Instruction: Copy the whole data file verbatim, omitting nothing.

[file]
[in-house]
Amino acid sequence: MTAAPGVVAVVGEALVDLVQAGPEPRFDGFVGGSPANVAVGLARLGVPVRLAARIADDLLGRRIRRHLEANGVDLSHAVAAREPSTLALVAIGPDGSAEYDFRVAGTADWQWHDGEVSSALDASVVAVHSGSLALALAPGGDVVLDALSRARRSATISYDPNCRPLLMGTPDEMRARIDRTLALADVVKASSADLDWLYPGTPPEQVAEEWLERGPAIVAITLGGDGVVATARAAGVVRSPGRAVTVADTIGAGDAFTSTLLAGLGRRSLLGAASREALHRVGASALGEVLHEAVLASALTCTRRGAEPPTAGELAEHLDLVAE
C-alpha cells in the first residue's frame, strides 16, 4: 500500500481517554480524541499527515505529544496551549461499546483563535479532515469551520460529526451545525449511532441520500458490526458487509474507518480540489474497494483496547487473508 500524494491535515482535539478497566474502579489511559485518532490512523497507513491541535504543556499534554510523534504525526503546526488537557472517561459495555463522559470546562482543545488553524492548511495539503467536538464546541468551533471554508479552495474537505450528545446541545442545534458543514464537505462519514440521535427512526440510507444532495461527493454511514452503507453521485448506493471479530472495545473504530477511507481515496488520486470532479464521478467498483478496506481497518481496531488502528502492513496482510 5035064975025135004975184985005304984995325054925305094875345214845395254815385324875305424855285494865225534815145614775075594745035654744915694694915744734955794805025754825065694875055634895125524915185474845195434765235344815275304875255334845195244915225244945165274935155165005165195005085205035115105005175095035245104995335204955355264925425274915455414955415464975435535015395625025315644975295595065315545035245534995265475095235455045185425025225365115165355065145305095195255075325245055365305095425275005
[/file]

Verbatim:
[in-house]
Amino acid sequence: MTAAPGVVAVVGEALVDLVQAGPEPRFDGFVGGSPANVAVGLARLGVPVRLAARIADDLLGRRIRRHLEANGVDLSHAVAAREPSTLALVAIGPDGSAEYDFRVAGTADWQWHDGEVSSALDASVVAVHSGSLALALAPGGDVVLDALSRARRSATISYDPNCRPLLMGTPDEMRARIDRTLALADVVKASSADLDWLYPGTPPEQVAEEWLERGPAIVAITLGGDGVVATARAAGVVRSPGRAVTVADTIGAGDAFTSTLLAGLGRRSLLGAASREALHRVGASALGEVLHEAVLASALTCTRRGAEPPTAGELAEHLDLVAE
C-alpha cells in the first residue's frame, strides 16, 4: 500500500481517554480524541499527515505529544496551549461499546483563535479532515469551520460529526451545525449511532441520500458490526458487509474507518480540489474497494483496547487473508 500524494491535515482535539478497566474502579489511559485518532490512523497507513491541535504543556499534554510523534504525526503546526488537557472517561459495555463522559470546562482543545488553524492548511495539503467536538464546541468551533471554508479552495474537505450528545446541545442545534458543514464537505462519514440521535427512526440510507444532495461527493454511514452503507453521485448506493471479530472495545473504530477511507481515496488520486470532479464521478467498483478496506481497518481496531488502528502492513496482510 5035064975025135004975184985005304984995325054925305094875345214845395254815385324875305424855285494865225534815145614775075594745035654744915694694915744734955794805025754825065694875055634895125524915185474845195434765235344815275304875255334845195244915225244945165274935155165005165195005085205035115105005175095035245104995335204955355264925425274915455414955415464975435535015395625025315644975295595065315545035245534995265475095235455045185425025225365115165355065145305095195255075325245055365305095425275005